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23. Introduction to Interferometry
Accurate surface topographic data is required to investigate a wide variety of geophysical processes. An exciting and promising technique for the application of remote sensing data has emerged in recent years: Interferometric SAR, also called INSAR.
Using SAR interferometry, it is possible to produce directly from SAR image data detailed and accurate three-dimensional relief maps of the Earth's surface.
In addition, an extension of the basic technique, known as differential interferometry, allows detection of very-small (in the order of centimetres) movement of land surface features. Both of these possibilities open up many new potential application areas of spaceborne SAR data in the areas of cartography, volcanology, crustal dynamics, and the monitoring of land subsidence.
Interferometry allows the measurement of high resolution topographic profiles of terrain from multiple-pass SAR data sets. For the interferometric technique to be applicable, these data sets must be obtained when the sensor is in repeat orbit, such that the scene is viewed from almost the same aspect angle for each of the passes.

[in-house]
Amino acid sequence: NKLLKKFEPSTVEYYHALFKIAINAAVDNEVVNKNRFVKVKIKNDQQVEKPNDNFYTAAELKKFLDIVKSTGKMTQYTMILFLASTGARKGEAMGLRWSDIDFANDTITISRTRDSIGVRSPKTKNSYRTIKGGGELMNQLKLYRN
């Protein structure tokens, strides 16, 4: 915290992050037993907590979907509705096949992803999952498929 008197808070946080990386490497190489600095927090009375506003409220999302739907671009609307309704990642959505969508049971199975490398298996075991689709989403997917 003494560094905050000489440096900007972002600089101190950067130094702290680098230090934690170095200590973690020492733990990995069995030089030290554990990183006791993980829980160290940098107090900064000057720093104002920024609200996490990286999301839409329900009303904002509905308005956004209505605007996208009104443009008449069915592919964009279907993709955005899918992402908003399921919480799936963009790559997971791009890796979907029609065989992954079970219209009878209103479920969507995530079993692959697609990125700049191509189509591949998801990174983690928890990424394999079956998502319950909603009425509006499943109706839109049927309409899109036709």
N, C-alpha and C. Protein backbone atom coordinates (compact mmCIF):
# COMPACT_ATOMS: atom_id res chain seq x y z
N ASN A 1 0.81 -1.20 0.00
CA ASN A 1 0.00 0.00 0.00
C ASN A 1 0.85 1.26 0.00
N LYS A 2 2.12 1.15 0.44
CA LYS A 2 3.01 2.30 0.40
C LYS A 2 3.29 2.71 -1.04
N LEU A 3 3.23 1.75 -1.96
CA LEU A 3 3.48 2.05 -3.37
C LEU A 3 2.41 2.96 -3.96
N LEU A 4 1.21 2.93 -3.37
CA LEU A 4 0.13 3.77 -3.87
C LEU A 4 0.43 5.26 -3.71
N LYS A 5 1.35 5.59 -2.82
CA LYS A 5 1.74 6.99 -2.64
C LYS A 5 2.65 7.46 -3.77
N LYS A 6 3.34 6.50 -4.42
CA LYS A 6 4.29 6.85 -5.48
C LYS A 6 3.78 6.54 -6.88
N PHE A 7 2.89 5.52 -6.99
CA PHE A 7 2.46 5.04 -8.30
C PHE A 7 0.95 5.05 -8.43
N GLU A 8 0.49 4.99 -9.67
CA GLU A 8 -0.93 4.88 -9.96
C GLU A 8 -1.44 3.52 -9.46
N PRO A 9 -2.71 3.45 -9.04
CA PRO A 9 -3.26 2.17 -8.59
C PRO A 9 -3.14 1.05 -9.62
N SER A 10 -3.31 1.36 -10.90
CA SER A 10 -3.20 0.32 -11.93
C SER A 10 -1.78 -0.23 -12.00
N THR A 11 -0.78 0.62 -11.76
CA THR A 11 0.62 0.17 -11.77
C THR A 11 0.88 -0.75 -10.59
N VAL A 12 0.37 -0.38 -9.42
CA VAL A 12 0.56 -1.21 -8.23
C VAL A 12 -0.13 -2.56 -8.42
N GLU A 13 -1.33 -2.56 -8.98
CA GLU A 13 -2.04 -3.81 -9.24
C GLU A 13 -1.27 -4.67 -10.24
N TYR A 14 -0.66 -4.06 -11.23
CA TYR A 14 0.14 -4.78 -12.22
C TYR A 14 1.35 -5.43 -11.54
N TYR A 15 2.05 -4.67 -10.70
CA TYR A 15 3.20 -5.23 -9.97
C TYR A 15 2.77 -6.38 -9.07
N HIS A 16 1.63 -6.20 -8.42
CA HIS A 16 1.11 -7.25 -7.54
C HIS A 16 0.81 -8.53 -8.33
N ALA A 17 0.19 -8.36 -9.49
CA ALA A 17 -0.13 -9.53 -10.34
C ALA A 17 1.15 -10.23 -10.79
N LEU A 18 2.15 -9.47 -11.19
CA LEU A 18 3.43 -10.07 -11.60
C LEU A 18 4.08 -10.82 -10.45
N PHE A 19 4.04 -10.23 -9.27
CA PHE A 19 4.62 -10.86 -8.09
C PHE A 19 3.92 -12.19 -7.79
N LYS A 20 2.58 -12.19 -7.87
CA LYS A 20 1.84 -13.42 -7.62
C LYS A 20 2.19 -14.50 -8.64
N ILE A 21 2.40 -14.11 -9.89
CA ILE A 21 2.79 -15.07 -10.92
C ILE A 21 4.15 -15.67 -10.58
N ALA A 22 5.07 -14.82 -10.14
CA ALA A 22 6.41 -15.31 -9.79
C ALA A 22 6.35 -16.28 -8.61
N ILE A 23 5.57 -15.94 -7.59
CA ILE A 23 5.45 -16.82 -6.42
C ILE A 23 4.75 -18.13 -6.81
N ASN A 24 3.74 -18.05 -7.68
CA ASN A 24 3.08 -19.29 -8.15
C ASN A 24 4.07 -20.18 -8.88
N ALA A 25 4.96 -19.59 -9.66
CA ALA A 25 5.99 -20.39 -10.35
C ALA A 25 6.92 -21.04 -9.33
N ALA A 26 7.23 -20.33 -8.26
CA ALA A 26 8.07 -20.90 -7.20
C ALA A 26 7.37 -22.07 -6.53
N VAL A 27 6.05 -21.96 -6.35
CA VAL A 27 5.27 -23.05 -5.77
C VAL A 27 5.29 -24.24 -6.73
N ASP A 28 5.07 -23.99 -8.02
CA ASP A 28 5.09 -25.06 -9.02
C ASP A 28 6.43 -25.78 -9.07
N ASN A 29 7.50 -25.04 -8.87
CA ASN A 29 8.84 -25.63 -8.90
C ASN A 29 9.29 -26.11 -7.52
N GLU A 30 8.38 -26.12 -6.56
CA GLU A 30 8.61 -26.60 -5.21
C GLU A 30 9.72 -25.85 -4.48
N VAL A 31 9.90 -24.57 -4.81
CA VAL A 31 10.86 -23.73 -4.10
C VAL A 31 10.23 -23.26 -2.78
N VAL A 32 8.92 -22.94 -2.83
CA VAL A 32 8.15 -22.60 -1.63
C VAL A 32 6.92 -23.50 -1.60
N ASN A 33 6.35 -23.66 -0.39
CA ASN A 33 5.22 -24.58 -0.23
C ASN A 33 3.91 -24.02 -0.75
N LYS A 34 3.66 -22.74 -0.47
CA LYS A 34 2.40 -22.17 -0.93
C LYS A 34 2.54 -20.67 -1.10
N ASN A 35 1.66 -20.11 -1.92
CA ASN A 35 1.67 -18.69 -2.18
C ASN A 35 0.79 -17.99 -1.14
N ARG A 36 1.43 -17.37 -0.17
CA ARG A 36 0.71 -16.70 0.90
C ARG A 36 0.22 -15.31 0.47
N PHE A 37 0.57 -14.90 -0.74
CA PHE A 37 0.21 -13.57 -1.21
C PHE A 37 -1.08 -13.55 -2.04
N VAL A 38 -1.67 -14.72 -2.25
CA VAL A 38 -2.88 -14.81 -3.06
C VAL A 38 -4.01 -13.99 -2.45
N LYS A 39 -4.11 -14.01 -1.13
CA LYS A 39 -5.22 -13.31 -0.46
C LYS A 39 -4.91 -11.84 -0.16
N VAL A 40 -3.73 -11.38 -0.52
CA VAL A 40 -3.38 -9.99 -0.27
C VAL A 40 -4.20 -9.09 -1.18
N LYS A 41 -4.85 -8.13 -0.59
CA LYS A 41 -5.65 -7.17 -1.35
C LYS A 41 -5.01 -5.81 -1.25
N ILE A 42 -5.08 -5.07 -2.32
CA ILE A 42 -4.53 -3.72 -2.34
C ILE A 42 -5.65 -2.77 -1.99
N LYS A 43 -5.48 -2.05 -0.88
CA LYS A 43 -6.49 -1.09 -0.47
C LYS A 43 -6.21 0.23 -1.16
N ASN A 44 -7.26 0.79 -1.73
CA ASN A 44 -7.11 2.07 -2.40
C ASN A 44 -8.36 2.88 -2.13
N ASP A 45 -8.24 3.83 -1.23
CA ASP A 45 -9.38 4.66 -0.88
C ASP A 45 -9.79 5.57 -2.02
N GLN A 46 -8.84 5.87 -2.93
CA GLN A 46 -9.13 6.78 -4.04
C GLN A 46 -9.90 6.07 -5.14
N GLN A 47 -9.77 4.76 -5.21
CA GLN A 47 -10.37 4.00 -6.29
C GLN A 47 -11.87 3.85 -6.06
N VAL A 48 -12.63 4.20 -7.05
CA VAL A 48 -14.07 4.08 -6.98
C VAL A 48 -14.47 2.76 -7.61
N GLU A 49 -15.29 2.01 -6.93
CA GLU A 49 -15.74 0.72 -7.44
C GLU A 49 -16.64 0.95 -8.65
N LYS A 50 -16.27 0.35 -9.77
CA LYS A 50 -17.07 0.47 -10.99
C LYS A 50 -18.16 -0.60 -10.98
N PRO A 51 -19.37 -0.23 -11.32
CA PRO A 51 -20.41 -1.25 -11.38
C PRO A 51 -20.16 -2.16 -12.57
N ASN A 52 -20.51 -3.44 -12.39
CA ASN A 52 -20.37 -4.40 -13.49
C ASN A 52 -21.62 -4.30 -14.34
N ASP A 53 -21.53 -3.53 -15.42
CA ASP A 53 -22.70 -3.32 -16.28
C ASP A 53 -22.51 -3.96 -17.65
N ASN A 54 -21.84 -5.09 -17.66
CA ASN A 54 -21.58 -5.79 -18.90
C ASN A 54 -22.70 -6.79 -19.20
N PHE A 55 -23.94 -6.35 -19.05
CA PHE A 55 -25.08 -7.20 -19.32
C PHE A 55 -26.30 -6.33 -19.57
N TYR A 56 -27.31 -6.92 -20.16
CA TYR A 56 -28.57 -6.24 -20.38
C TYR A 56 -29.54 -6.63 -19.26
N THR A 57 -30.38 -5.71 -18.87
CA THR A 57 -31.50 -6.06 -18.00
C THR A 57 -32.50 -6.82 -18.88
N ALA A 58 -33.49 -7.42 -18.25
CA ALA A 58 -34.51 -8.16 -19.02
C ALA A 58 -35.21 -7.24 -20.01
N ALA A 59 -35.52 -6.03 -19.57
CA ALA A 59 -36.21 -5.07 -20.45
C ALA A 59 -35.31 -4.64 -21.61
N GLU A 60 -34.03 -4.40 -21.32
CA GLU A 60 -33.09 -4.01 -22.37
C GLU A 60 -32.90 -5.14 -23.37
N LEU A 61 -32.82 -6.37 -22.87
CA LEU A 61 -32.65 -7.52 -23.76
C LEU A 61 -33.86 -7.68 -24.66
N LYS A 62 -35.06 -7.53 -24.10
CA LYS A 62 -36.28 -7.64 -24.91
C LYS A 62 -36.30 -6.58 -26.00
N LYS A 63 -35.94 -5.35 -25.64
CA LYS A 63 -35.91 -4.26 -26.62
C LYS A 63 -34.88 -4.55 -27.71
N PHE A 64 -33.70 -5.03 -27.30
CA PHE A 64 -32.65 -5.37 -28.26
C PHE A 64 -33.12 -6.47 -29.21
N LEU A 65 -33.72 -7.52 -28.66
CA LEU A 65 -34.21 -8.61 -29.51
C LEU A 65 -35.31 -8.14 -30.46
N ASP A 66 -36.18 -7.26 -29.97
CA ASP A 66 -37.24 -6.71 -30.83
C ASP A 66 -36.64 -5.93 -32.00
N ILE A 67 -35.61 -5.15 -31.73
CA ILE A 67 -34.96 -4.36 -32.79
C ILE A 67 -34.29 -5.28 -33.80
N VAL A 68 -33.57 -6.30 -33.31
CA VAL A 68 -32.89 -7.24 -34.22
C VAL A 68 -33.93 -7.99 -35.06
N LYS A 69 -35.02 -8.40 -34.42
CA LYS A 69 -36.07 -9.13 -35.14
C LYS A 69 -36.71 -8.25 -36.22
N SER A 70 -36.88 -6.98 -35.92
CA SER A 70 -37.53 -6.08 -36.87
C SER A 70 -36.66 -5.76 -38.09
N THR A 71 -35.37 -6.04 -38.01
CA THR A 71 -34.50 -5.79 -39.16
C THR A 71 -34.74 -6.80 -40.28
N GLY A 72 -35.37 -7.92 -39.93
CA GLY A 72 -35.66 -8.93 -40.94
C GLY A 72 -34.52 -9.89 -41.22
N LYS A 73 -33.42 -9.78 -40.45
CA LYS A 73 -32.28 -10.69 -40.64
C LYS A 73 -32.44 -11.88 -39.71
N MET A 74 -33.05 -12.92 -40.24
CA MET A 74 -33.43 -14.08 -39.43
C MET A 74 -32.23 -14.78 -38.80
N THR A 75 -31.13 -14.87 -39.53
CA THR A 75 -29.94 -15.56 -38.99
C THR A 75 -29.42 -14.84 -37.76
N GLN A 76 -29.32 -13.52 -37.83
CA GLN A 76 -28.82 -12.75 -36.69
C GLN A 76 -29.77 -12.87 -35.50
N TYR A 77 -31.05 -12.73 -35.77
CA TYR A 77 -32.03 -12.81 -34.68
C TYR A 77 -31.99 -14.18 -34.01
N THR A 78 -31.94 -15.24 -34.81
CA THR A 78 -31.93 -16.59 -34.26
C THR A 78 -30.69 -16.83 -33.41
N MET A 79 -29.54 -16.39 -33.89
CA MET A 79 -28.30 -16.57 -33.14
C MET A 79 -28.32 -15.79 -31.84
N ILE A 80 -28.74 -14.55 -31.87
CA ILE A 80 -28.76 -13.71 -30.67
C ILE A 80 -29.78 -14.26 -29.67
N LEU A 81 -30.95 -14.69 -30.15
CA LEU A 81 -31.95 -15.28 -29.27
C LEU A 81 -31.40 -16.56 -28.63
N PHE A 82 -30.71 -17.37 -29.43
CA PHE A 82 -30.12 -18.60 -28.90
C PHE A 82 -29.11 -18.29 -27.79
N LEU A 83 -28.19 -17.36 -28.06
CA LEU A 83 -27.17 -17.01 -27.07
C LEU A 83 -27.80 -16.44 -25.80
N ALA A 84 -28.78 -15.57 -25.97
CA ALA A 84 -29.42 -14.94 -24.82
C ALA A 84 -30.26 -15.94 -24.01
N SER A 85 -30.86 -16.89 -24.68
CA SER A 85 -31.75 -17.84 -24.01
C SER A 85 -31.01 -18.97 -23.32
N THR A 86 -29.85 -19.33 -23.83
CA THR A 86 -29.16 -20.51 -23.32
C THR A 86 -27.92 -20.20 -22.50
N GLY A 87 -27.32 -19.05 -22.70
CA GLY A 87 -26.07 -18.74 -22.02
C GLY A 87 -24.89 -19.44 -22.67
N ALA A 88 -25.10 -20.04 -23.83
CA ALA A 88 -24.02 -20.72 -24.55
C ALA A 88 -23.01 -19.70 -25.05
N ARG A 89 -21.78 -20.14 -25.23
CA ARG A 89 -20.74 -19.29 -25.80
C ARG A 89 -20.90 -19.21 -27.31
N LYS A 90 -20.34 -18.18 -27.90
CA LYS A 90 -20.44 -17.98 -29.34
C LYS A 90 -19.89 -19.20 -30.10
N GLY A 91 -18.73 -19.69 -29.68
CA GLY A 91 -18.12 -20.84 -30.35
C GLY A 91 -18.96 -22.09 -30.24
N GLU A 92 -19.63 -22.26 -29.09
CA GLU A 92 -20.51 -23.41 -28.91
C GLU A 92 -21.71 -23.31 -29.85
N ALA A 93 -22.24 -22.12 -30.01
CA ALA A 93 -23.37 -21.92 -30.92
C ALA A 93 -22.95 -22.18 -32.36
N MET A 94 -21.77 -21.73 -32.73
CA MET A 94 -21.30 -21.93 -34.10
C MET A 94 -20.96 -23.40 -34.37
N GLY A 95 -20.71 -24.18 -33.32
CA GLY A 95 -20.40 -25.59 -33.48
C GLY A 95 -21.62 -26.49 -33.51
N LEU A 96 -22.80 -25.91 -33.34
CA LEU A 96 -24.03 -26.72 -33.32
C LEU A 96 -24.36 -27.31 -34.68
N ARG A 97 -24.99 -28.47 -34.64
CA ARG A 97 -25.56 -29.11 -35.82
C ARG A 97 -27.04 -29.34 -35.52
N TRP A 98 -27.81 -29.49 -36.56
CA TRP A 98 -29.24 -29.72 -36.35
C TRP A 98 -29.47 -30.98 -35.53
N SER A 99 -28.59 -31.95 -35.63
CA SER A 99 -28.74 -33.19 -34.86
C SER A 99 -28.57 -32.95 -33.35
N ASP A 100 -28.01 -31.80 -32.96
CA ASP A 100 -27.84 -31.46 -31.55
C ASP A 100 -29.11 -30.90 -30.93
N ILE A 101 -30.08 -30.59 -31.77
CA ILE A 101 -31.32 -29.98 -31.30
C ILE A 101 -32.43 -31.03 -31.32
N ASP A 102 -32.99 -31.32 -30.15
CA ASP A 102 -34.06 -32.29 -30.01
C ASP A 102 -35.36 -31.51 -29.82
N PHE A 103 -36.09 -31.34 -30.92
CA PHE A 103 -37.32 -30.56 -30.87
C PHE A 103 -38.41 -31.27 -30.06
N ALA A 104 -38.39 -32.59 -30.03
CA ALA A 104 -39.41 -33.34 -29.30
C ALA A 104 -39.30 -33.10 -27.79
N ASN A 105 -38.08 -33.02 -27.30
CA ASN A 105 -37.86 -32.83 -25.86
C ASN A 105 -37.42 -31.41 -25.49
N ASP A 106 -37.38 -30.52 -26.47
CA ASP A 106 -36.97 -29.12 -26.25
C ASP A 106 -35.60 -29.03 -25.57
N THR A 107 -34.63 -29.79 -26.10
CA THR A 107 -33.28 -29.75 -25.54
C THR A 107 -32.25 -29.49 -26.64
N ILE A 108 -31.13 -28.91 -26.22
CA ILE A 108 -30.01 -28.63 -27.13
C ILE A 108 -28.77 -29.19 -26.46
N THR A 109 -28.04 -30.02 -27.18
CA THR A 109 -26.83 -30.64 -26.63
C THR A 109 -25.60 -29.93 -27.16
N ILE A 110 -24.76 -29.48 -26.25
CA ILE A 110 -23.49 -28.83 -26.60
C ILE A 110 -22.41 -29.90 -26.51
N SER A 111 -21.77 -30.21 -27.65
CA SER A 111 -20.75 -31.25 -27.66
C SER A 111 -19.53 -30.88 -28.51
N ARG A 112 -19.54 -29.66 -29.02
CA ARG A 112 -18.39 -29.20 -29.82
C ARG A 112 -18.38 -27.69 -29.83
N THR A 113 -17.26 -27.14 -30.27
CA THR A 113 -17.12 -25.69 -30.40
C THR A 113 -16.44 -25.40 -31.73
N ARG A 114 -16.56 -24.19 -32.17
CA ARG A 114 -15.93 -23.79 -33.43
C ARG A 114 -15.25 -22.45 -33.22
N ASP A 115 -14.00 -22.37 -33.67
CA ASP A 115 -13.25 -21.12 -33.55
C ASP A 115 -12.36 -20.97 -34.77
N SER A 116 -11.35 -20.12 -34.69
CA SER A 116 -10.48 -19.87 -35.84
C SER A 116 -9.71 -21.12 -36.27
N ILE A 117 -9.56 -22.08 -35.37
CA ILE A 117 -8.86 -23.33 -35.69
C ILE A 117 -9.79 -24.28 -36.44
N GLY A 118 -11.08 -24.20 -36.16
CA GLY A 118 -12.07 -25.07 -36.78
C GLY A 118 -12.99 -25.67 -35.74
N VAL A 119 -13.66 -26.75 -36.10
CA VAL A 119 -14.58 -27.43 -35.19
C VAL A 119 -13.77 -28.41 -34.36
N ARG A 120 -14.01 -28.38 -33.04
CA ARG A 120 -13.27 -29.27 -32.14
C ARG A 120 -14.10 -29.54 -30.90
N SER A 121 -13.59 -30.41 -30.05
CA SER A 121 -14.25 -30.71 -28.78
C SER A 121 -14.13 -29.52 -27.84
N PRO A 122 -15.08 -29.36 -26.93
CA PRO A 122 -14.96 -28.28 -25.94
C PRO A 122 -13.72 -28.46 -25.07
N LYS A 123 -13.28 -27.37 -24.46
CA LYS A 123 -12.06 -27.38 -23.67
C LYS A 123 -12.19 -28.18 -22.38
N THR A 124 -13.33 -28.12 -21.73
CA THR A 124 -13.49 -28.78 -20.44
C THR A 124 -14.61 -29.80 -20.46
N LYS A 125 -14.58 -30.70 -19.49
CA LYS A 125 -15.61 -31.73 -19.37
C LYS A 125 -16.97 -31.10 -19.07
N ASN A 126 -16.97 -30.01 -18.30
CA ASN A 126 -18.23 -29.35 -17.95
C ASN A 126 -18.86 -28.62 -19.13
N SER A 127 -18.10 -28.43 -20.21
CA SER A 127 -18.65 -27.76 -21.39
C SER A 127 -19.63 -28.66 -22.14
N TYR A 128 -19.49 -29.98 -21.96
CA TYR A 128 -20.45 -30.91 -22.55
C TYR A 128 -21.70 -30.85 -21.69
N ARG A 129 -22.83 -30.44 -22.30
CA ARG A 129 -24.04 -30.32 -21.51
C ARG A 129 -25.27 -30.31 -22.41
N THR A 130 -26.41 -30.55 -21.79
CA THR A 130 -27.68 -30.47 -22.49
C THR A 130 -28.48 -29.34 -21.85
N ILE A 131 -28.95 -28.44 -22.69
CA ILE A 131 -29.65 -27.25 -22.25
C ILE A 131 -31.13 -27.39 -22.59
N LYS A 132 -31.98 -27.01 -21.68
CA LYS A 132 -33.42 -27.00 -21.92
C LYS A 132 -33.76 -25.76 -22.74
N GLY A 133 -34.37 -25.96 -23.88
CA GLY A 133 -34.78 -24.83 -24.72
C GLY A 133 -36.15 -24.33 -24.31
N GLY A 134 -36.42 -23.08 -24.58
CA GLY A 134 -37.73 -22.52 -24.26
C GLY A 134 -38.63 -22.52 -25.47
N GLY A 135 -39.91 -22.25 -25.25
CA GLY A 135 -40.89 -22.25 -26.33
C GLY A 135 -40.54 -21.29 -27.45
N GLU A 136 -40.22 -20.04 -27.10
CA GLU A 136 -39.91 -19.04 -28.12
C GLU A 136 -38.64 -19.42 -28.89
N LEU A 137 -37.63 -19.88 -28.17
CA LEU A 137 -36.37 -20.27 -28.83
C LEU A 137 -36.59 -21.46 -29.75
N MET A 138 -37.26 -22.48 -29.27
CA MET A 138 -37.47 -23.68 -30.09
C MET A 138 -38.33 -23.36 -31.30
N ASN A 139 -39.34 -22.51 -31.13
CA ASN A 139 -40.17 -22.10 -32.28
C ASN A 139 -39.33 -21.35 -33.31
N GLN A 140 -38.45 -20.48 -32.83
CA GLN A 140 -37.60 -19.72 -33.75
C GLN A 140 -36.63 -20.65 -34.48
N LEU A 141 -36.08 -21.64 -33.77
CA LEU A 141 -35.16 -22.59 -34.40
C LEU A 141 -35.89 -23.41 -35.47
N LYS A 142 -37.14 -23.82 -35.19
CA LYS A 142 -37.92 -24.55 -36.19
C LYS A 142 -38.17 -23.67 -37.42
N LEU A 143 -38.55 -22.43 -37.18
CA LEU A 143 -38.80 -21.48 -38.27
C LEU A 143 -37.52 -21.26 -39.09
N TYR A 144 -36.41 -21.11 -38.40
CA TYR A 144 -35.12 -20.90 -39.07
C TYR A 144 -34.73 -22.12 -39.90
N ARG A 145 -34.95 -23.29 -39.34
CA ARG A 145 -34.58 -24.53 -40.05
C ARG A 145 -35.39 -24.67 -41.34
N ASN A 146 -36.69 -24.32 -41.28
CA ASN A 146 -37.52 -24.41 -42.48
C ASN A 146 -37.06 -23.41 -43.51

The figure shows the interferometric imaging geometry pointing out the two passes with range vectors r1 and r2 to the resolution element. The look angle of the radar is θ, the baseline B is tilted at an angle ξ measured relative to horizontal.
Each pixel of a SAR image contains information on both the intensity and phase of the received signal. The pixel intensity is related to the radar scattering properties of the surface, and the pixel phase to the satellite to ground path length, or distance.
Intensity images are the form of SAR data that is most frequently presented and probably most familiar to the public.
However, it is the phase information only (and not the image intensity) that is exploited by interferometric techniques, it contains informations about heights orthogonal to the SAR image plane.
An interferometer is a device that superimposes or mixes wave phenomena from two coherent sources.
First, the two SAR images are registered to each other to identify pixels corresponding to the same area of the Earth's surface.
Then, for each pixel, the phase values are subtracted to produce the phase difference image known as an interferogramme. This phase difference is a measure of the difference in path length from a given pixel to each antenna of the SAR interferometer.
The resulting interference effects are well-known both in optics (e.g., Newton's rings formed when a convex lens is placed on a plane surface) and sonics (e.g., beating formed by two similar frequency sound waves). Radar interferometry is the analogous phenomenon in the microwave region of the electromagnetic spectrum.